Our manpower pool consists of 15 guys/shift when fully staffed which happens almost never. We operate 3 pumps, a tower, one medium duty rescue and the platoon chief. Each pump has 3 guys, the Tower 2 on most days and the rescue 2 guys. On weekends and holidays one pump is generally down to 2 guys.

    We have a career dept next door with 4 pumps and a ladder on duty with approx 17 guys. I guess in my opinion we should call them sooner and operate as we should on fire scenes, it is very rare both cities have fire at the same time. I understand that this may not seem short handed to some but I don't think one man on a roof and other short handed tactics are safe and we have the opportunity to do it right, unlike some other depts.

    Thanks for the help
    My FD is similar. At full staffing, we have 15 firefighters and 4 officers for a total of 19 on shift., Miniumum is 10 Firefighters and three officers (Deputy Chiefs are not included in the minimum staffing level).

    We run 3 engines, a Ladder and a Rescue covering 22.1 square miles and population of approximately 40K

    Today (03/15/09) is an example... 10 firefighters, 2 LT's, 1 captain and I on duty.

    I have one Engine company staffed with 3 and 1, the other two Engines are staffed 2 and 1, with 2 FF's each on the Ladder and the Rescue.

    For confirmed fires, we do a recall of personnel and get mutual aid coverage.

    The IC has to get "on the ball" early in the game. You can always return the mutual aid companies if they are not required. We have a good mutual aid system, prestructured for responses of up to 10 alarms, and if more help is needed, we can request the Massachusetts Department of Fire Services to activate the statewide task force mobilization plan.
    ‎"The education of a firefighter and the continued education of a firefighter is what makes "real" firefighters. Continuous skill development is the core of progressive firefighting. We learn by doing and doing it again and again, both on the training ground and the fireground."
    Lt. Ray McCormack, FDNY

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    Gonz, we heard you the first time....
    Chief Dwayne LeBlanc
    Paincourtville Volunteer Fire Department
    Paincourtville, LA

    "I have a dream. It's not a big dream, it's just a little dream. My dream and I hope you don't find this too crazy is that I would like the people of this community to feel that if, God forbid, there were a fire, calling the fire department would actually be a wise thing to do. You can't have people, if their houses are burning down, saying, 'Whatever you do, don't call the fire department!' That would be bad."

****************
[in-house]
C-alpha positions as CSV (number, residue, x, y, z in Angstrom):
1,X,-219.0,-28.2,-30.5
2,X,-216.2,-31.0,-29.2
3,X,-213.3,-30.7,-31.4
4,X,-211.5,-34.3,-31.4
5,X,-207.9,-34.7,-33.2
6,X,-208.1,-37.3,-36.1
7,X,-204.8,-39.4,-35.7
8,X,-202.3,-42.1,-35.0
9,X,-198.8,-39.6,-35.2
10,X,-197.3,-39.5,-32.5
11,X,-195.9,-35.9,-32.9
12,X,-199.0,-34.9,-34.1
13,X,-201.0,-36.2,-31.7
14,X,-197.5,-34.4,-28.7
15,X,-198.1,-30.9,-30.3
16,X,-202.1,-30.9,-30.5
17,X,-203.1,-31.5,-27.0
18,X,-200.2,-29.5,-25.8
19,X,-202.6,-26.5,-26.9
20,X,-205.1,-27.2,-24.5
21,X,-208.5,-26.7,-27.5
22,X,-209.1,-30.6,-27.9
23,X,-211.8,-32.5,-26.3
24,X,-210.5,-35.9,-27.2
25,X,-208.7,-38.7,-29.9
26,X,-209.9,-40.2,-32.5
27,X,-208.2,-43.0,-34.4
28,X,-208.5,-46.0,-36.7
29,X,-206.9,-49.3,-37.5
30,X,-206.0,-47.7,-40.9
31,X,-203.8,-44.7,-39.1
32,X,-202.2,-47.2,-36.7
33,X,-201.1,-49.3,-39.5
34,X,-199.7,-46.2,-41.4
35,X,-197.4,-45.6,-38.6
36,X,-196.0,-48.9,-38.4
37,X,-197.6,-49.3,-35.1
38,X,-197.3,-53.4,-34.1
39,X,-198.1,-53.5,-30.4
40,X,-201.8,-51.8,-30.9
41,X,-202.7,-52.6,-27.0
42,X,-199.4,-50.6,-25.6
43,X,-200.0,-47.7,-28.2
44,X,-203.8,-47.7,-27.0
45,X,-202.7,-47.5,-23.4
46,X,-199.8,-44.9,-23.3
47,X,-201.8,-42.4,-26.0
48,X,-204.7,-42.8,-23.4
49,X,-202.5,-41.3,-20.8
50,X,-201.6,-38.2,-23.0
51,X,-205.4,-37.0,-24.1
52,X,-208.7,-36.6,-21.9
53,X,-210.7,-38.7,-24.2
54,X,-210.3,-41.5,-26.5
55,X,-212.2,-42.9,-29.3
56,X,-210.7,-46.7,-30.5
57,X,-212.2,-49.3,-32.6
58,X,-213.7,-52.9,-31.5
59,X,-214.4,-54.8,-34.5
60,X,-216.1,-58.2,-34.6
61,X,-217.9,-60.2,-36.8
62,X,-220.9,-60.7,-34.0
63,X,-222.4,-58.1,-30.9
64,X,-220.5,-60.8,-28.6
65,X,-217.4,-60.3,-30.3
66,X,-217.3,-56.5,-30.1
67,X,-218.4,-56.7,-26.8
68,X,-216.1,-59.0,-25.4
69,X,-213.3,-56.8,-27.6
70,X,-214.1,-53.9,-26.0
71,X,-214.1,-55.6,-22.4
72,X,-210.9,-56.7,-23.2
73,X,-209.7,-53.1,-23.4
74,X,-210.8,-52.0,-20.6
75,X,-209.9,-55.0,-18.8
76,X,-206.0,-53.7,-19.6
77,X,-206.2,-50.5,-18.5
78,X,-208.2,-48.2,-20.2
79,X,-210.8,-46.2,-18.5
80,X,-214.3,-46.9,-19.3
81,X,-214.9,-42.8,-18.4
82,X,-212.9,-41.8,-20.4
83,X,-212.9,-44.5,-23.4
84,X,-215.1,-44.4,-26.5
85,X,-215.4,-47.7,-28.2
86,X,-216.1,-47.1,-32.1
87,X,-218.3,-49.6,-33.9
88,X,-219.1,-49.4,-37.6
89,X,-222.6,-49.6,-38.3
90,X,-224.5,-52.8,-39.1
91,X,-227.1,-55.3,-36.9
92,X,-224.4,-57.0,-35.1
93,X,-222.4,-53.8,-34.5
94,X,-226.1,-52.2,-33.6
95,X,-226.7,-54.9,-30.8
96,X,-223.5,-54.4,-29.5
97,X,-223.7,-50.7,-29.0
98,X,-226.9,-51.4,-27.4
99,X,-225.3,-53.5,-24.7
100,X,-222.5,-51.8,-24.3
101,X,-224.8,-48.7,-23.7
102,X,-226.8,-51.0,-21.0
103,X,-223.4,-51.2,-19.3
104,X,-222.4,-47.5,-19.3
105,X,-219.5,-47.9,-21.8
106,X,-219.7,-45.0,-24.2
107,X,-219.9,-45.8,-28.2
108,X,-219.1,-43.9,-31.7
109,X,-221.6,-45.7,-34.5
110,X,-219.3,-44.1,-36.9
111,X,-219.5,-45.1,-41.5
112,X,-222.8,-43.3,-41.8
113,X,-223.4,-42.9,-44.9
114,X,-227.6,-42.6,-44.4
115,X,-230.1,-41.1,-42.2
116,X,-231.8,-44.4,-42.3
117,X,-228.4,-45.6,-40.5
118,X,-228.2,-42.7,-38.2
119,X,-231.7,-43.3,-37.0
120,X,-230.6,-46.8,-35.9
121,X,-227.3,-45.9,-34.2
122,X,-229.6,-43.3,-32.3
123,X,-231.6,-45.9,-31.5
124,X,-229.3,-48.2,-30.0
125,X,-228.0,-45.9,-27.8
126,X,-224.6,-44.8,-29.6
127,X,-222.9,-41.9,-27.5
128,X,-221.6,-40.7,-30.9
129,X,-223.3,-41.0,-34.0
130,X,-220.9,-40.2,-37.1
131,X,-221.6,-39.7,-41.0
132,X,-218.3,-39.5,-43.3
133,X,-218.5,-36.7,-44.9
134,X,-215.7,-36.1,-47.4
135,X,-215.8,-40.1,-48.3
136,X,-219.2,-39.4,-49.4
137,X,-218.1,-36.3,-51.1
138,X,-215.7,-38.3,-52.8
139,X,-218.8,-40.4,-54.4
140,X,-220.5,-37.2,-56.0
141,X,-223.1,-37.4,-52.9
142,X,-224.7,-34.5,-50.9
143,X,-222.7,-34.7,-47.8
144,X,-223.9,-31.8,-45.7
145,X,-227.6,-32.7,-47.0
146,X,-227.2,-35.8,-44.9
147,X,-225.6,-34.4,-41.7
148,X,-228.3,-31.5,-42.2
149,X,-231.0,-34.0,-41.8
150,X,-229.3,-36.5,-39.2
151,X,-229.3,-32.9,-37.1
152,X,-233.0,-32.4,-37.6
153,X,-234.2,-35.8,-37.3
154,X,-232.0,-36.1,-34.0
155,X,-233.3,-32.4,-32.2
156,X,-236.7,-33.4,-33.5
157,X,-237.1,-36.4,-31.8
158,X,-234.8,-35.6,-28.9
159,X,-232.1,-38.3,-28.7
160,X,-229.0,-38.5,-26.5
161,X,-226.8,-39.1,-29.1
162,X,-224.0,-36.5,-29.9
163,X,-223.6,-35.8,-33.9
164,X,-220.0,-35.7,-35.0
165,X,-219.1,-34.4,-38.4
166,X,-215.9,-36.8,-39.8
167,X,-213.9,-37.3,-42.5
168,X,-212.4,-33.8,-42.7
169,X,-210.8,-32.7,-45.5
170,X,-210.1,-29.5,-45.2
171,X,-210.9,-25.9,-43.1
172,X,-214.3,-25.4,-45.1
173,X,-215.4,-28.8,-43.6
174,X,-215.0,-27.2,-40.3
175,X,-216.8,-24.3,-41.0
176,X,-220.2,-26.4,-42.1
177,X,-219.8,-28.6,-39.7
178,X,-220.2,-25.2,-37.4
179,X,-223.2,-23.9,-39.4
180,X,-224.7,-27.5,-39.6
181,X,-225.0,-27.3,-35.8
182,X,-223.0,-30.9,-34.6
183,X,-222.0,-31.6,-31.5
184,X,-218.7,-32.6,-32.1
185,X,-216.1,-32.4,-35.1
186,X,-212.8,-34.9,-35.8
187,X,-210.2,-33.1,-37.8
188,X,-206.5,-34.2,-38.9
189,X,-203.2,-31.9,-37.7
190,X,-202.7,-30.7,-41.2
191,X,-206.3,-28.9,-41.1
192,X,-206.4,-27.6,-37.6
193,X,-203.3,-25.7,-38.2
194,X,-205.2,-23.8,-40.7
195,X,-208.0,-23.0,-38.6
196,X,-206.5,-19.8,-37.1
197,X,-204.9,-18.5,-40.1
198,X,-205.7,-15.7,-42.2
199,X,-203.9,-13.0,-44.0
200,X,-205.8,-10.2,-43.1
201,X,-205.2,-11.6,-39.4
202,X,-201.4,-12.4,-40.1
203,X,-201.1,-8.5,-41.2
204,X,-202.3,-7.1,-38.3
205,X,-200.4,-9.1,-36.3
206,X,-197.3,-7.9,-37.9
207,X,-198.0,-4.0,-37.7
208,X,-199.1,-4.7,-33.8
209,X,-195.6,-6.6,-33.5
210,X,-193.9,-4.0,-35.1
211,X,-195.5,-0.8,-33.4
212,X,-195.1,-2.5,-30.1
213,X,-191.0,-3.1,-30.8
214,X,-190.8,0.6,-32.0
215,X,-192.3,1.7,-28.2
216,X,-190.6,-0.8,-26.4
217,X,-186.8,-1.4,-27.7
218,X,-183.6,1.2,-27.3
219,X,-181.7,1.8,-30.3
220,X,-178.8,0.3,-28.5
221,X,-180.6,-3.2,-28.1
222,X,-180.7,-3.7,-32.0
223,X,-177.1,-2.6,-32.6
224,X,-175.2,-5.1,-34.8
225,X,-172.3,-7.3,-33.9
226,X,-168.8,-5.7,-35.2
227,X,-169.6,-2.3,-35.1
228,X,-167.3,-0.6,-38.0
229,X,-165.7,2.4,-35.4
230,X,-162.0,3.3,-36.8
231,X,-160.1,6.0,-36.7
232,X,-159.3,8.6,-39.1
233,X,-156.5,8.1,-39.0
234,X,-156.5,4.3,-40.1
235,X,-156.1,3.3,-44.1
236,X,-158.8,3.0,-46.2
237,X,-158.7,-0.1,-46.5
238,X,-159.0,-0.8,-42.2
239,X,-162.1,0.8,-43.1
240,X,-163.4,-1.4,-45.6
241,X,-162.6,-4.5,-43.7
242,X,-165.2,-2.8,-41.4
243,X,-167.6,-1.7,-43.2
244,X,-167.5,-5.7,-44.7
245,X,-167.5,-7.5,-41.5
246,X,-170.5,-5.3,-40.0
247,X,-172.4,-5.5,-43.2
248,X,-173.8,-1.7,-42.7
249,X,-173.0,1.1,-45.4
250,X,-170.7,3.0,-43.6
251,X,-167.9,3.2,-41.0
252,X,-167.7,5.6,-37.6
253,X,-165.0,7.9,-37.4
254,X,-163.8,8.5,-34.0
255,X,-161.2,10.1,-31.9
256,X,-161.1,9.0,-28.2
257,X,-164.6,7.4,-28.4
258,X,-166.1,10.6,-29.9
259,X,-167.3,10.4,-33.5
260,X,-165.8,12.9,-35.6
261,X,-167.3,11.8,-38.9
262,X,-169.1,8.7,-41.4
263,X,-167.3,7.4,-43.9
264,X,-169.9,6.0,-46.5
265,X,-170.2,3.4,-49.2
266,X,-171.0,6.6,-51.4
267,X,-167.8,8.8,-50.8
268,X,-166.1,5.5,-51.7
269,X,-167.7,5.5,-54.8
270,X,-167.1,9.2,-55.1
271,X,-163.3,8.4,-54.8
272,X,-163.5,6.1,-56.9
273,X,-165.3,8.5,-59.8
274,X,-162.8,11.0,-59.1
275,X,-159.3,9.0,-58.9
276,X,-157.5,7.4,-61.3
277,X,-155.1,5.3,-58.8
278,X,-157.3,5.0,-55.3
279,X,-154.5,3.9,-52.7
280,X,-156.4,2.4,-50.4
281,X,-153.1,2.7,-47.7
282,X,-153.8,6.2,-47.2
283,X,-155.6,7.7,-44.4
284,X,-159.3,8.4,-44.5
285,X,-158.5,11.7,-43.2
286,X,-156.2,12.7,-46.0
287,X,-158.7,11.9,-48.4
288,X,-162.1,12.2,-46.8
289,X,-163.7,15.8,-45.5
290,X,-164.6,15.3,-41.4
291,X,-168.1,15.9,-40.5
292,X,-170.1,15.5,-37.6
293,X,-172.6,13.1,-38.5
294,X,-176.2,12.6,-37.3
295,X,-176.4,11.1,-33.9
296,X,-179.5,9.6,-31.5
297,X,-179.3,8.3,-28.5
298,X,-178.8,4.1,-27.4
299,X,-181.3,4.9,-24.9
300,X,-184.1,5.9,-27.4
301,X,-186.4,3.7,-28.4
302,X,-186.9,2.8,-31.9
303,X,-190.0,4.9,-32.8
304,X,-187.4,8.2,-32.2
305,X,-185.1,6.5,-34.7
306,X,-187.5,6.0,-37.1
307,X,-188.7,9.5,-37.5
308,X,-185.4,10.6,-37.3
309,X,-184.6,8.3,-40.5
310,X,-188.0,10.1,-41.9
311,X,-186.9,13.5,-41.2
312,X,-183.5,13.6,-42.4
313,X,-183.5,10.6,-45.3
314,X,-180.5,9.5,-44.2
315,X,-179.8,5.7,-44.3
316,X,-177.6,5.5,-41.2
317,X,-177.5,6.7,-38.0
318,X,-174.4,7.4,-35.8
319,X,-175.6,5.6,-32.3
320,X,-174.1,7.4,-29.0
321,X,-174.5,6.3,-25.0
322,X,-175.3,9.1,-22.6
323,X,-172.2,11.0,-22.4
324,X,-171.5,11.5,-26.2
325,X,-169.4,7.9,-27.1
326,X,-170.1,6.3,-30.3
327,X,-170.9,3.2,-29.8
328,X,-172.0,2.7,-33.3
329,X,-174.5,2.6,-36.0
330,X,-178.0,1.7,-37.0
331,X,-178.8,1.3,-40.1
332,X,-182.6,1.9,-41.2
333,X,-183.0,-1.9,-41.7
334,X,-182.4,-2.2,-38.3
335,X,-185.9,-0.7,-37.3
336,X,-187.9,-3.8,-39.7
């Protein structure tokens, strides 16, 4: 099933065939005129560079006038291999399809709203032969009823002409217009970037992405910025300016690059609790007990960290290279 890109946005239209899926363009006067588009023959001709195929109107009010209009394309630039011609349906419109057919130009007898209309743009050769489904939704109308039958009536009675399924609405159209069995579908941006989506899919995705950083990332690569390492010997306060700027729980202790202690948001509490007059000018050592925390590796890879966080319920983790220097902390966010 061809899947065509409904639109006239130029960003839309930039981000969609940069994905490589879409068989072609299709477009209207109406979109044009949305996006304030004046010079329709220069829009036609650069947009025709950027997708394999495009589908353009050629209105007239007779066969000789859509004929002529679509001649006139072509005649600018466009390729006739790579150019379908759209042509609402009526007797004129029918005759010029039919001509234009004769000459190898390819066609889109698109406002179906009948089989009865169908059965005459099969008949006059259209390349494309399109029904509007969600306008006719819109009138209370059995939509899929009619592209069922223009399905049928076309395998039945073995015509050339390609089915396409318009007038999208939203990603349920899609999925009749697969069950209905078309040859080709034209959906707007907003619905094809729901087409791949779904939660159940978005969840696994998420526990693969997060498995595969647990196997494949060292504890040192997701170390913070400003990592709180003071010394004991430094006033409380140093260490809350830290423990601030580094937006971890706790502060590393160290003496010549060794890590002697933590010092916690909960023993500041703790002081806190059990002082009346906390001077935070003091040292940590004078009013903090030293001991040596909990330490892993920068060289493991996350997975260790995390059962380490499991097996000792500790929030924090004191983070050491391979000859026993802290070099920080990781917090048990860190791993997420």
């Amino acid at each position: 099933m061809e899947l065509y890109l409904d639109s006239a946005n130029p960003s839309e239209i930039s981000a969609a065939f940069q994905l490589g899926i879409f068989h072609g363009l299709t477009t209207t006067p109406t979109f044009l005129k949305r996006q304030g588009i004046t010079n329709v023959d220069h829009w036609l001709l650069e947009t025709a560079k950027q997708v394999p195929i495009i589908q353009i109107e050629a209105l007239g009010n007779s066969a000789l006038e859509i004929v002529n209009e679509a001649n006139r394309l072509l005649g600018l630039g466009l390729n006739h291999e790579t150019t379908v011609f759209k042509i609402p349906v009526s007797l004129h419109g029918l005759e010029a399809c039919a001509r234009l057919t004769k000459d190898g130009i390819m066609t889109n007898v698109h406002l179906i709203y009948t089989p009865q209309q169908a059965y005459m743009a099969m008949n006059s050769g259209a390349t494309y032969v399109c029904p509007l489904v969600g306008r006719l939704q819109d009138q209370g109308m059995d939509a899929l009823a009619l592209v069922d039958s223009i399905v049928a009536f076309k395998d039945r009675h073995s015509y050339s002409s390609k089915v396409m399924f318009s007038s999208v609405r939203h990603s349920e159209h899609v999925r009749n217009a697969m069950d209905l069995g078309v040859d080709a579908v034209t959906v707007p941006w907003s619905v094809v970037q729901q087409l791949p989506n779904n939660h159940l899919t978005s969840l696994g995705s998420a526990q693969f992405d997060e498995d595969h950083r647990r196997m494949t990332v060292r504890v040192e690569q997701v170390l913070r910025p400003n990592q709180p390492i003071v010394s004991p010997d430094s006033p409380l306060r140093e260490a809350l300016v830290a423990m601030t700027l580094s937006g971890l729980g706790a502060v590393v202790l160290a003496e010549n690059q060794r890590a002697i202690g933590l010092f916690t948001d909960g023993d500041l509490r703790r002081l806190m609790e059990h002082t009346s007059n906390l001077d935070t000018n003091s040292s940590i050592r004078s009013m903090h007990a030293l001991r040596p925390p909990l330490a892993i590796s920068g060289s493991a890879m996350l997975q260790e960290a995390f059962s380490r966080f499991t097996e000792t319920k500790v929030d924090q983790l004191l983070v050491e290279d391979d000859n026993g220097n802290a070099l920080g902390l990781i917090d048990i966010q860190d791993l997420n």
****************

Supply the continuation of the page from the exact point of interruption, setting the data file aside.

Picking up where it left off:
C.D. Bales, "Roxanne"

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    Damn computers!
    ‎"The education of a firefighter and the continued education of a firefighter is what makes "real" firefighters. Continuous skill development is the core of progressive firefighting. We learn by doing and doing it again and again, both on the training ground and the fireground."
    Lt. Ray McCormack, FDNY

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    Quote Originally Posted by CaptainGonzo View Post
    Damn computers!
    Right...you're just trying to hit 10,000 posts...
    Chief Dwayne LeBlanc
    Paincourtville Volunteer Fire Department
    Paincourtville, LA

    "I have a dream. It's not a big dream, it's just a little dream. My dream and I hope you don't find this too crazy is that I would like the people of this community to feel that if, God forbid, there were a fire, calling the fire department would actually be a wise thing to do. You can't have people, if their houses are burning down, saying, 'Whatever you do, don't call the fire department!' That would be bad."
    C.D. Bales, "Roxanne"

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    I would definately have to say, train like how you operate. You can't always depend on the other depts showing up if your department is small.

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    You should always load you support on the front side of an incident. You can always turn them around, and its better to too much on the way than not enough. I'm a company officer and thats how I do things.

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    When in doubt, call'em all out.